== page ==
British policy and the protection of minorities 1878-1939
Learoyd, Simon Martin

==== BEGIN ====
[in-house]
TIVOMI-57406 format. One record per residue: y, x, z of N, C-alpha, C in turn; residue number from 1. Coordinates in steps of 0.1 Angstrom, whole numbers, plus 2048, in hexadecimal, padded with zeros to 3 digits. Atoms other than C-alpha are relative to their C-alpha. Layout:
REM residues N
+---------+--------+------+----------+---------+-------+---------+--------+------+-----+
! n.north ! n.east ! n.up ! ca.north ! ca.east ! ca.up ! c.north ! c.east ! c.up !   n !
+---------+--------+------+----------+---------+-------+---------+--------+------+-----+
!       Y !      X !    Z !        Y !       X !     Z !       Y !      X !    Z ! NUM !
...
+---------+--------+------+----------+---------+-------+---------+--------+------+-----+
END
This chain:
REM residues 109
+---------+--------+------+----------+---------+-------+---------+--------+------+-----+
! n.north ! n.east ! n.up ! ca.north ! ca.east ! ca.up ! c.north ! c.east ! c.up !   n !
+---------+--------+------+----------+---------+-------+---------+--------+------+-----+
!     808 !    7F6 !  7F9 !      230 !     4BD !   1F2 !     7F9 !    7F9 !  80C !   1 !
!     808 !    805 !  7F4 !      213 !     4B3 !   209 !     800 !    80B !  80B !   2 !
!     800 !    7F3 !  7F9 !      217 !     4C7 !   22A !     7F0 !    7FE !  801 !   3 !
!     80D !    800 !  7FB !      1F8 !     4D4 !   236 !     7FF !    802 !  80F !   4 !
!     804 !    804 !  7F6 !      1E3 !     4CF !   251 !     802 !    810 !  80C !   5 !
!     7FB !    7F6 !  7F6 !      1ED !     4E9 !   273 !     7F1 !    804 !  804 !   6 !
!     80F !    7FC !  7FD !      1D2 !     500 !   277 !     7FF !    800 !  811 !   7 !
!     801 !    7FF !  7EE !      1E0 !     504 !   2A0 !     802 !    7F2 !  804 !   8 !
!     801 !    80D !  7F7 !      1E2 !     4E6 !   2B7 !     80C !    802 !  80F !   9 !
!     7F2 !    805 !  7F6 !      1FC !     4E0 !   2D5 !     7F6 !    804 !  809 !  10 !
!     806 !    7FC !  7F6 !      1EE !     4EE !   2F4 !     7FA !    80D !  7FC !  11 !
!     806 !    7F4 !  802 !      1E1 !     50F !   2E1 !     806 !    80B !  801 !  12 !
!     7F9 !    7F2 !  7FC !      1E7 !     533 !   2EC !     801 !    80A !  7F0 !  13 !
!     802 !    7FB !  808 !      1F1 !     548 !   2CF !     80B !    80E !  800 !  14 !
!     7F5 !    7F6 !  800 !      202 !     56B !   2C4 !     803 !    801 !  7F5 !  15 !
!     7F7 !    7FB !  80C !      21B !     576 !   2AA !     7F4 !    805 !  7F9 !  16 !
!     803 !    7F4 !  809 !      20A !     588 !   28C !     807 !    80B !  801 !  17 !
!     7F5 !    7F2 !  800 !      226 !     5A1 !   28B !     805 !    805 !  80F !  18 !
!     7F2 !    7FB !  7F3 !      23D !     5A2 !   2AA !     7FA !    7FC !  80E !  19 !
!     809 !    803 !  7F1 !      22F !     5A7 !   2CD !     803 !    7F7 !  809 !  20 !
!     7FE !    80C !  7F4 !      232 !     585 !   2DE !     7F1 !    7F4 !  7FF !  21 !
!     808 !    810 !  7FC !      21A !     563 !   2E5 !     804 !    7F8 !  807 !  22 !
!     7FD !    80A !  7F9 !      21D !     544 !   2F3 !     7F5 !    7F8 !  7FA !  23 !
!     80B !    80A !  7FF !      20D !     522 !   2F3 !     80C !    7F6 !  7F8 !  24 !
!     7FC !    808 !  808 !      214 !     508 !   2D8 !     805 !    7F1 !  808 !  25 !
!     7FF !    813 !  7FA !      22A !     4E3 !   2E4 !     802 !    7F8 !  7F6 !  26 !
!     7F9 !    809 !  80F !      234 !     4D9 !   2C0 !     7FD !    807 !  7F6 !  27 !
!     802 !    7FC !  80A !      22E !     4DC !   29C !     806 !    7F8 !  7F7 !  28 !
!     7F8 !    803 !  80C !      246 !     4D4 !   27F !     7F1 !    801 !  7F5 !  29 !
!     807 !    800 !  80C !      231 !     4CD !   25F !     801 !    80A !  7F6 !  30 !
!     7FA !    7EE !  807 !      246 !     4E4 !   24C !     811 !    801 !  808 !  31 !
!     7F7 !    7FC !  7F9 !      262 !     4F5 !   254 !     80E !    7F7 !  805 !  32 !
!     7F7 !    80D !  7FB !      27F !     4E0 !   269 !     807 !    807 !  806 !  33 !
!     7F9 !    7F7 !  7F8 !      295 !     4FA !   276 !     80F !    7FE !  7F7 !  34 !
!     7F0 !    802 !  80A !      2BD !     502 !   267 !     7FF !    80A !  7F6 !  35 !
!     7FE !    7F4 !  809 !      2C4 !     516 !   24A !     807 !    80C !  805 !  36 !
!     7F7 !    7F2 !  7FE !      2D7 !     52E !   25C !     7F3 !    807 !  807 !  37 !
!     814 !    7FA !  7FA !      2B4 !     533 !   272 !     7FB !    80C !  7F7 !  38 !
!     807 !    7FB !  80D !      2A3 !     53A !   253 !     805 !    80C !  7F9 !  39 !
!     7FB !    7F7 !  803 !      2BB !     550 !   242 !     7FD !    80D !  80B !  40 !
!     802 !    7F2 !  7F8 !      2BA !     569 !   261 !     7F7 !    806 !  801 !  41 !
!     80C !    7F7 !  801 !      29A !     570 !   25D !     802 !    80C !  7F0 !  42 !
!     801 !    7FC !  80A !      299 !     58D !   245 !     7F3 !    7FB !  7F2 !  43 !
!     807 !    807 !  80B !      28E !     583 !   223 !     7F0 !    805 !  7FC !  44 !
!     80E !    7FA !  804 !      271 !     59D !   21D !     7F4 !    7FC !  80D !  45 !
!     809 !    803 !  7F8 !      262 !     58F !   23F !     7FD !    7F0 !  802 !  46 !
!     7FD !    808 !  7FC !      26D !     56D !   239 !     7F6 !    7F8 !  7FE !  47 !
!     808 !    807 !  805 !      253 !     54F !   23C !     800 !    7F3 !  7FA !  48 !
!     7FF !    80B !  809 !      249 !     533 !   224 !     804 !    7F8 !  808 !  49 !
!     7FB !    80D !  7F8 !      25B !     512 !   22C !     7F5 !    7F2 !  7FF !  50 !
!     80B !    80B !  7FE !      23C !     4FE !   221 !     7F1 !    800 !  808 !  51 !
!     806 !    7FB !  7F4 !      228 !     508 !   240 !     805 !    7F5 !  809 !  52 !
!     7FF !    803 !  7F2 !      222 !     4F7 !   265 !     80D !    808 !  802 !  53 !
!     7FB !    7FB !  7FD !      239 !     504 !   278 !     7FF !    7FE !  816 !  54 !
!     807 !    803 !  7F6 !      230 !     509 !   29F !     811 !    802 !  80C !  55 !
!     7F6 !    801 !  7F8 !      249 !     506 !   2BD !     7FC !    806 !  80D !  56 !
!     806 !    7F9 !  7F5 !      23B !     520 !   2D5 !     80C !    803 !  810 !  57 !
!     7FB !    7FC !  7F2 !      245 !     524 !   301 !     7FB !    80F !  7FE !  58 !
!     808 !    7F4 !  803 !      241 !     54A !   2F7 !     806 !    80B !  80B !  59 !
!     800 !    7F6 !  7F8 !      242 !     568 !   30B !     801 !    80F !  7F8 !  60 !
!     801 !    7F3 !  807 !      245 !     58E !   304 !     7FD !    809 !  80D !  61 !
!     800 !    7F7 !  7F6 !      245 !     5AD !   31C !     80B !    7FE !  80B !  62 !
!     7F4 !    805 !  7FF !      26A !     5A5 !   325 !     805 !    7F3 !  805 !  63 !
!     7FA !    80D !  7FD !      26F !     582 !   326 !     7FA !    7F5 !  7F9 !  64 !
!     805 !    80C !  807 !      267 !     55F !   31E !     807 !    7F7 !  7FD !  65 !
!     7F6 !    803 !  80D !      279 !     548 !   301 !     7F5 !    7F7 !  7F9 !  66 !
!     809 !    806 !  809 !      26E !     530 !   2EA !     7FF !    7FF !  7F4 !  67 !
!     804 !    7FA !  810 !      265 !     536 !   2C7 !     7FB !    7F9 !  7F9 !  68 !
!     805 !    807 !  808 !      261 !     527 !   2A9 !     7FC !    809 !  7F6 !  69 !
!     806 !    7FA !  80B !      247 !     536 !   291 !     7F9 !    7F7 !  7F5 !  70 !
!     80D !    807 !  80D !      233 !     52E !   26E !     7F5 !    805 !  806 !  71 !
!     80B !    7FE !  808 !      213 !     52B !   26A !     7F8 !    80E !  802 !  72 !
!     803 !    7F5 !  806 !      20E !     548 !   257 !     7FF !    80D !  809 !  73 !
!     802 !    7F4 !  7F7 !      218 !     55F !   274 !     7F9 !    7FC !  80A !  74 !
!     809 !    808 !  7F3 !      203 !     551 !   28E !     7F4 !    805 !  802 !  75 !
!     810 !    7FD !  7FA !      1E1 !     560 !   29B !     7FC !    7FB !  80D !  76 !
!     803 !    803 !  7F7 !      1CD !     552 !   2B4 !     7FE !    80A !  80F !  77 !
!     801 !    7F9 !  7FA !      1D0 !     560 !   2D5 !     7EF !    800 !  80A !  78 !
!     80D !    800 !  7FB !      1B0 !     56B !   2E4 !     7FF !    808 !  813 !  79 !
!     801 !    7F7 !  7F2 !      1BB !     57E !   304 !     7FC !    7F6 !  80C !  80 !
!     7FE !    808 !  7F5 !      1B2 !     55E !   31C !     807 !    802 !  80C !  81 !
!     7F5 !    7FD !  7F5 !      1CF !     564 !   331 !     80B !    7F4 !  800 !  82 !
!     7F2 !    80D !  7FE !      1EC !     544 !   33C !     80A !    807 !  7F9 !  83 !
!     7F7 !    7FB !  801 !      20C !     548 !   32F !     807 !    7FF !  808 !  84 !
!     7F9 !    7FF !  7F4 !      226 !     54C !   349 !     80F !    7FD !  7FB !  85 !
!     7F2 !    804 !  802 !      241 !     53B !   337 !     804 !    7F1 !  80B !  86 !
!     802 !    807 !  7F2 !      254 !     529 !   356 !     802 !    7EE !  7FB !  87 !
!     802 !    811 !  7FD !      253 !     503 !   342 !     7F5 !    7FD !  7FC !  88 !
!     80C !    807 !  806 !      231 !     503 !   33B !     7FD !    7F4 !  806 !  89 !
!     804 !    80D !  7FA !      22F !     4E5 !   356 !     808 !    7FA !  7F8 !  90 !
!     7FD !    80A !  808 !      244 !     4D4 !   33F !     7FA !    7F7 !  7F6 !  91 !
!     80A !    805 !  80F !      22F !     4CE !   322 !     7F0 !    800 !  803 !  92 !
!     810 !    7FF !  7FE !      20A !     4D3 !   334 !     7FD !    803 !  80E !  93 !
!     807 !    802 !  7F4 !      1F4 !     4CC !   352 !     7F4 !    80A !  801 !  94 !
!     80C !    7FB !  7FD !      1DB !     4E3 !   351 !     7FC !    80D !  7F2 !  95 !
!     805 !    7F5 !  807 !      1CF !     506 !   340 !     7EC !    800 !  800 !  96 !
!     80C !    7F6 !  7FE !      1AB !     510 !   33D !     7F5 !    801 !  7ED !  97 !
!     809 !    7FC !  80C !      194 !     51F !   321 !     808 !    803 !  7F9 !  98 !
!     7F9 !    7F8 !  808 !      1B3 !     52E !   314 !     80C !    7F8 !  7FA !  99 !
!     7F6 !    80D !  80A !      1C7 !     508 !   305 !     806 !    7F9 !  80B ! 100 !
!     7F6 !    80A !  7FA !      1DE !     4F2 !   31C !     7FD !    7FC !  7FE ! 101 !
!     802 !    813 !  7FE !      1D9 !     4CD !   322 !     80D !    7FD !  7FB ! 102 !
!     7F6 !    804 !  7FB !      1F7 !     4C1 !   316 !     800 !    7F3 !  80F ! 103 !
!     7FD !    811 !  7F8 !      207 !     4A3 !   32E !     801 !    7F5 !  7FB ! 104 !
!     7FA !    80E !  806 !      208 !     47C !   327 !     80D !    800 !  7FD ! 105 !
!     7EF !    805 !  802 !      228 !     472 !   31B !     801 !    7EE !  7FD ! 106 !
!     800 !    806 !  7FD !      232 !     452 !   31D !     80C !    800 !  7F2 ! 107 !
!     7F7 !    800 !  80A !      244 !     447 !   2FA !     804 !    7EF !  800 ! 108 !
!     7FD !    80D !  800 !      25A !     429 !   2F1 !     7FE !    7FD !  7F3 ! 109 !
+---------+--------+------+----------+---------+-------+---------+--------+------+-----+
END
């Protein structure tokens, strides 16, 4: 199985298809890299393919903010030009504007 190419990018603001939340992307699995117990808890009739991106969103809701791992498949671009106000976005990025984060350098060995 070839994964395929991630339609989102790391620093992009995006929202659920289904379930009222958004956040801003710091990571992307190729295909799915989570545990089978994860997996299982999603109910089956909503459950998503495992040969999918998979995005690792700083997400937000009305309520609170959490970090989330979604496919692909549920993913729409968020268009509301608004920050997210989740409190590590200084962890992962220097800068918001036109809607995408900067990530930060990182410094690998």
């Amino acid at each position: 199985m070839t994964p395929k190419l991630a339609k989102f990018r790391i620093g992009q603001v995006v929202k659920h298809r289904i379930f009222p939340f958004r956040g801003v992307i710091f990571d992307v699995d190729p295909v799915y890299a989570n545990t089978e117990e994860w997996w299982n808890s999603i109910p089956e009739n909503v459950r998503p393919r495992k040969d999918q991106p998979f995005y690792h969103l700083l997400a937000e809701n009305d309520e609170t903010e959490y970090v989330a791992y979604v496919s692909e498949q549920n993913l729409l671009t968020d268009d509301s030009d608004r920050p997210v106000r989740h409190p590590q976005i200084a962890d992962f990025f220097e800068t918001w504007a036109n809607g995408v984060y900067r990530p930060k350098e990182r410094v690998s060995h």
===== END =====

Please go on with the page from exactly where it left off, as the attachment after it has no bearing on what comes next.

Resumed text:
This thesis considers the question of the protection of vulnerable minority populations in the Ottoman Empire and in Europe, in the context of Britain’s role as a global manager of the international system. It addresses how British policy towards minority protection evolved in connection with Britain’s strategic objectives in the period from the Congress of Berlin in 1878 to the outbreak of the Second World War – a period encompassing the tremendously violent collapse of the Ottoman, Romanov and Habsburg Empires, then the rise of many new, insecure nation states with agendas of ethnic homogenisation, and, finally, the rise of Nazism. Minority protection concerns specifically group racial and religious persecution and the steps taken by outside agencies to prevent or counter the impact of actions by state actors against their own citizens that can lead through discrimination and inequality to minority persecution, ethnic cleansing and, in its most extreme form, genocidal extermination. Britain’s role and importance in minority protection in the period of this study and the influence it was able to exert on other states is singular due to the global leadership role conferred by its overseas empire and the prominent role it played in the League of Nations during the interwar period. The persecution of minorities has been an issue since classical times. The protection of minority groups is a much more recent phenomenon, linked to the emergence of the nation state, defined in terms of a majoritarian set of cultural, religious and linguistic characteristics, as the dominant form of political entity in Europe. This study argues that British interest in minority protection was primarily a result of its interest in international stability, regarded as a necessary condition to leave it free to pursue its overarching foreign policy objectives, in particular its imperial project. As such, British motivation for intervention on behalf of minorities was largely to promote order between those states it regarded as a source of potential instability rather than as a humanitarian response to injustice within states. For Britain, therefore, minority protection was not regarded as a universal obligation on all states but limited to only certain states, mainly in Central and Eastern Europe. The decision on whether and under what conditions to intervene on behalf of minorities depended on the extent to which intervention would help or hinder British foreign policy objectives. The Treaty of Berlin (1878) marked a decisive point in minority protection when a series of territorial adjustments concerning the Ottoman Empire saw the recognition of new nation states in SouthEastern Europe. The transfer of sovereignty to the new states by the Treaty of Berlin was explicitly associated with the imposition by the Great Powers of requirements for racial and religious equality, especially for Jewish minority groups. Additional measures were also imposed on the residual Ottoman Empire intended to provide protection from persecution for its Armenian and other Christian minorities. Britain was instrumental in introducing these measures. However, from the minorities perspective, the protections in the Treaty proved ineffective. The next significant development came with the peace settlement at the end of the First World War which established a number of new nation states in Central and Eastern Europe. Again, the British focus remained on controls over the new states to ensure that the peace was stable and durable. Britain took a leading role in requiring the new states to be bound by Minority Treaties which codified a series of civic and religious protections for their minorities. These Treaties were placed under the ‘guarantee’ of the League of Nations in an attempt to improve compliance by the new states. This had some success in the 1920s. However, British support for the League was always subject to its broader national interests, as evidenced by its sponsorship of the Lausanne and Locarno Treaties which acted in the long run to undermine the system put in place by the Minority Treaties. Britain was also responsible for the management – or, as it turned-out, mismanagement – of minority questions in a state under its direct control: the ‘mandate’ of Iraq, Britain’s cut-and-run from which prefigured larger scale catastrophes in Britain’s imperial retreat after 1945. With the collapse of collective security and the threat posed to the post-war settlement by the rise of Nazism in Germany after 1933, Britain sought a solution to its security challenges outside the League, in which Britain proved willing to sacrifice minority protection in the pursuit of an agreement with Germany. As minority persecution increased, the British response increasingly became focused on the implications of the consequent refugee crisis for immigration policy rather than tackling persecution at source. The consequences for minorities were generally disastrous.